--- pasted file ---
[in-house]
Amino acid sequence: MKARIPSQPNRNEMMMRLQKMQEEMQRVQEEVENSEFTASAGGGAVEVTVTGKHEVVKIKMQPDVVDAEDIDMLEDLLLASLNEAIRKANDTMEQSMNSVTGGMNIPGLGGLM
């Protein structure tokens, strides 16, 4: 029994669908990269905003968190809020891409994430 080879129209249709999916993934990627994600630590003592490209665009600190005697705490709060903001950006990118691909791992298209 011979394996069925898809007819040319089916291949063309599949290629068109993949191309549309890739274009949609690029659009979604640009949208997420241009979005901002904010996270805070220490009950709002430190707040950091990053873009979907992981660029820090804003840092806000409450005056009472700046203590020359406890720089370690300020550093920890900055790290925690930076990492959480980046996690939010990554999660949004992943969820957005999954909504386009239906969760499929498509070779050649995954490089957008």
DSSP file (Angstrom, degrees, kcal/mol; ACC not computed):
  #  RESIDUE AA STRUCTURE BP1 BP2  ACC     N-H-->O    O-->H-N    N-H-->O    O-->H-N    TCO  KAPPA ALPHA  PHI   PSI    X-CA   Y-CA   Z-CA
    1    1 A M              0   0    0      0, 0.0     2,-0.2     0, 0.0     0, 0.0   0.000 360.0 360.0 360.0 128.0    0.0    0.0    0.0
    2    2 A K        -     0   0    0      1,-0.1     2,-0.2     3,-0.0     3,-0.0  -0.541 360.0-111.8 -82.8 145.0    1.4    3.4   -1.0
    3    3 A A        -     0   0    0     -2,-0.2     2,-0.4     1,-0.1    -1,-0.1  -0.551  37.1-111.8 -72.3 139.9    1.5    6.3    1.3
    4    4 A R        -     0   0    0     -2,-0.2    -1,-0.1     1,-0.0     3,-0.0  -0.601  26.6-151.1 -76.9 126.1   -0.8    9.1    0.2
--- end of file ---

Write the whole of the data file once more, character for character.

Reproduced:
[in-house]
Amino acid sequence: MKARIPSQPNRNEMMMRLQKMQEEMQRVQEEVENSEFTASAGGGAVEVTVTGKHEVVKIKMQPDVVDAEDIDMLEDLLLASLNEAIRKANDTMEQSMNSVTGGMNIPGLGGLM
């Protein structure tokens, strides 16, 4: 029994669908990269905003968190809020891409994430 080879129209249709999916993934990627994600630590003592490209665009600190005697705490709060903001950006990118691909791992298209 011979394996069925898809007819040319089916291949063309599949290629068109993949191309549309890739274009949609690029659009979604640009949208997420241009979005901002904010996270805070220490009950709002430190707040950091990053873009979907992981660029820090804003840092806000409450005056009472700046203590020359406890720089370690300020550093920890900055790290925690930076990492959480980046996690939010990554999660949004992943969820957005999954909504386009239906969760499929498509070779050649995954490089957008």
DSSP file (Angstrom, degrees, kcal/mol; ACC not computed):
  #  RESIDUE AA STRUCTURE BP1 BP2  ACC     N-H-->O    O-->H-N    N-H-->O    O-->H-N    TCO  KAPPA ALPHA  PHI   PSI    X-CA   Y-CA   Z-CA
    1    1 A M              0   0    0      0, 0.0     2,-0.2     0, 0.0     0, 0.0   0.000 360.0 360.0 360.0 128.0    0.0    0.0    0.0
    2    2 A K        -     0   0    0      1,-0.1     2,-0.2     3,-0.0     3,-0.0  -0.541 360.0-111.8 -82.8 145.0    1.4    3.4   -1.0
    3    3 A A        -     0   0    0     -2,-0.2     2,-0.4     1,-0.1    -1,-0.1  -0.551  37.1-111.8 -72.3 139.9    1.5    6.3    1.3
    4    4 A R        -     0   0    0     -2,-0.2    -1,-0.1     1,-0.0     3,-0.0  -0.601  26.6-151.1 -76.9 126.1   -0.8    9.1    0.2